Trace elements in bone of Zalophus californianus from the Gulf of California: A comparative assessment of potentially polluted areas

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Diana Szteren
David Aurioles-Gamboa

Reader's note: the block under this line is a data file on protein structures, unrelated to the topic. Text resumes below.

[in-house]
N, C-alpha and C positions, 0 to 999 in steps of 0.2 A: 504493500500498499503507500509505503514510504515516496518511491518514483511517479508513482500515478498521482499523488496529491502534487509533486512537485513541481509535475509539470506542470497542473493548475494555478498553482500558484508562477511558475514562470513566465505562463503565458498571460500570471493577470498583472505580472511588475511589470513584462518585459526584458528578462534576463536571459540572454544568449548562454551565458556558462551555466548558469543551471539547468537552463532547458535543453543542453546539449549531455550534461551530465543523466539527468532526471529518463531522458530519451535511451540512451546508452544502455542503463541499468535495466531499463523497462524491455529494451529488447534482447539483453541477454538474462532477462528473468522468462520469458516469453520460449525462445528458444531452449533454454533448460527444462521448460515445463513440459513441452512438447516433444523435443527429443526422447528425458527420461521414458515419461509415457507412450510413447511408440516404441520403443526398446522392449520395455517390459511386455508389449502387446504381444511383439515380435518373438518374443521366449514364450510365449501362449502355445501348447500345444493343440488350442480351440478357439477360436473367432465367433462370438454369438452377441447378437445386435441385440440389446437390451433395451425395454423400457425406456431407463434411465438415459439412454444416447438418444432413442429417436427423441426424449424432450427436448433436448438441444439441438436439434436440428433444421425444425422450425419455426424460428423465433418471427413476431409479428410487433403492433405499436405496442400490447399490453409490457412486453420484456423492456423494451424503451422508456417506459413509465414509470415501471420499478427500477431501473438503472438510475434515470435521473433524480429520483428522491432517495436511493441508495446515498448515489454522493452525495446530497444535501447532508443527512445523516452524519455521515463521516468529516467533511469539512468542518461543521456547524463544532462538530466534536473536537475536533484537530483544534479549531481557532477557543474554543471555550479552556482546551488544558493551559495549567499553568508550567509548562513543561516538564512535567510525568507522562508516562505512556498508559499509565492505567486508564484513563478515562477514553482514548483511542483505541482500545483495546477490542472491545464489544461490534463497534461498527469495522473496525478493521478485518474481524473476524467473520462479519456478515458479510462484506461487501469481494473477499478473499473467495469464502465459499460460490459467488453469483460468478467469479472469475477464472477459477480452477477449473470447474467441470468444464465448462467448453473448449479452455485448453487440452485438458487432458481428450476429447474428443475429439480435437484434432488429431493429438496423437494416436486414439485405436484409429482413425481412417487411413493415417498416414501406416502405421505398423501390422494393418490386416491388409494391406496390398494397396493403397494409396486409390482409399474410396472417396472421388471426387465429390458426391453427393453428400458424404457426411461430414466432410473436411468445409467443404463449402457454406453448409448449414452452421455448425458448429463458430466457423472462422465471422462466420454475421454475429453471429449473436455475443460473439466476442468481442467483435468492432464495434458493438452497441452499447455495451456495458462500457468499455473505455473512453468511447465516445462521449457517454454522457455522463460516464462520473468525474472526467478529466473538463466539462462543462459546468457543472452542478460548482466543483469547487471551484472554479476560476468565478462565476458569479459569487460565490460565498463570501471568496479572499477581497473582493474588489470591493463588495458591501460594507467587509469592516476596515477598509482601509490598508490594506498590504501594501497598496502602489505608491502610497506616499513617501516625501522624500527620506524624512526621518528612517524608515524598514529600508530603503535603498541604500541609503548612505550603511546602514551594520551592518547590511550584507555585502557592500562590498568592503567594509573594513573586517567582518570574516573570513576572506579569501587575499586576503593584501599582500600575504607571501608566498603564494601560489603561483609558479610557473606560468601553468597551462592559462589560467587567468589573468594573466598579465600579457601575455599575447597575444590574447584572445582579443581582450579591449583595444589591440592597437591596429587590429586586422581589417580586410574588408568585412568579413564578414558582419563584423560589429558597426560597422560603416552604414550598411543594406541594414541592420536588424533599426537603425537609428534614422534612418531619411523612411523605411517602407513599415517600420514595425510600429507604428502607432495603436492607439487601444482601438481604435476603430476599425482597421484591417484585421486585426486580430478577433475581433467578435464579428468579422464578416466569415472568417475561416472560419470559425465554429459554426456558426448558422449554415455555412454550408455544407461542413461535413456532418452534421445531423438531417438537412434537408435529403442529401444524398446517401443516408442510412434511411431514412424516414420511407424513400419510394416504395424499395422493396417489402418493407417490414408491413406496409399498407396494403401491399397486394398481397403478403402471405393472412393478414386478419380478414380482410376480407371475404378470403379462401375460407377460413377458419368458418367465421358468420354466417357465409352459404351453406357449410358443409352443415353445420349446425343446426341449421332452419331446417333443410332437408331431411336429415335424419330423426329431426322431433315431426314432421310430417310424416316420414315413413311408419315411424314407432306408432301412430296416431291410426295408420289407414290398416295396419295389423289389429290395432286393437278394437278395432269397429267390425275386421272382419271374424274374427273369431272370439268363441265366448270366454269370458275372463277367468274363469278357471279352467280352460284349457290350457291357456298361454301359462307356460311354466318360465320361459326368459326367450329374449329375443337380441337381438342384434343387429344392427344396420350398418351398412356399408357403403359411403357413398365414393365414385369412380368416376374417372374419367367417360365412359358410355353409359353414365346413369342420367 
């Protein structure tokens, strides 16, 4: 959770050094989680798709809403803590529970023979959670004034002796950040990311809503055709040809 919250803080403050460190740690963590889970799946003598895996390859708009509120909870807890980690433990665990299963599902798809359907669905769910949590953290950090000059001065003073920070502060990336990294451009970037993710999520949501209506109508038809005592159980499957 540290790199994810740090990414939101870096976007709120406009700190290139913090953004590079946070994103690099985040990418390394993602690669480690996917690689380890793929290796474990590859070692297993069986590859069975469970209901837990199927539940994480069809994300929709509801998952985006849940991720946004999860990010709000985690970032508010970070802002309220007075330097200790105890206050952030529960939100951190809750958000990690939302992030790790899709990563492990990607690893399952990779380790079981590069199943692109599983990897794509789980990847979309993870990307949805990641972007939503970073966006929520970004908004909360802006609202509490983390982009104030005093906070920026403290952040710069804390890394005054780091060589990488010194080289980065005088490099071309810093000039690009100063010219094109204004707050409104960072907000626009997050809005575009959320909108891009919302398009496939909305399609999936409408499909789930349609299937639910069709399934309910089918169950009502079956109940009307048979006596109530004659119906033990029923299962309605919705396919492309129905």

As a top predator, California sea lions (Zalophus californianus) can be used as sentinels to record ecosystem conditions because of the trace metals that bioaccumulate in their tissues and are biomagnified in the trophic webs. The concentration of 11 trace elements (Al, As, Cd, Co, Cu, Fe, Hg, Ni, Pb, Se, and Zn) was measured in California sea lion skulls from four regions of the Gulf of California (Mexico): Northern Gulf, Ángel de la Guarda, Central Gulf, and Southern Gulf. The aims of this study were (1) to determine and compare the mean concentration of trace elements among the four regions, and (2) to estimate the pollution situation of each region using the more toxic trace elements. The elements found in higher concentration in sea lion bone were Al (overall mean of 73.70 µg g–1) and Zn (60.78 µg g–1). Only the concentration of As and Hg showed significant differences among regions: As was higher in the Central Gulf than in Ángel de la Guarda and the Northern Gulf, while Hg was higher in the Northern Gulf and Ángel de la Guarda than in the Central and Southern Gulf. The comparative analysis of the pollution situation indicated that the Central Gulf was the most affected by As and Cd, and the Northern Gulf and Ángel de la Guarda by Hg. Regions with different trace element concentrations may reflect different feeding habits and oceanographic conditions, and are congruent with other regional patterns suggested for the Gulf of California. 

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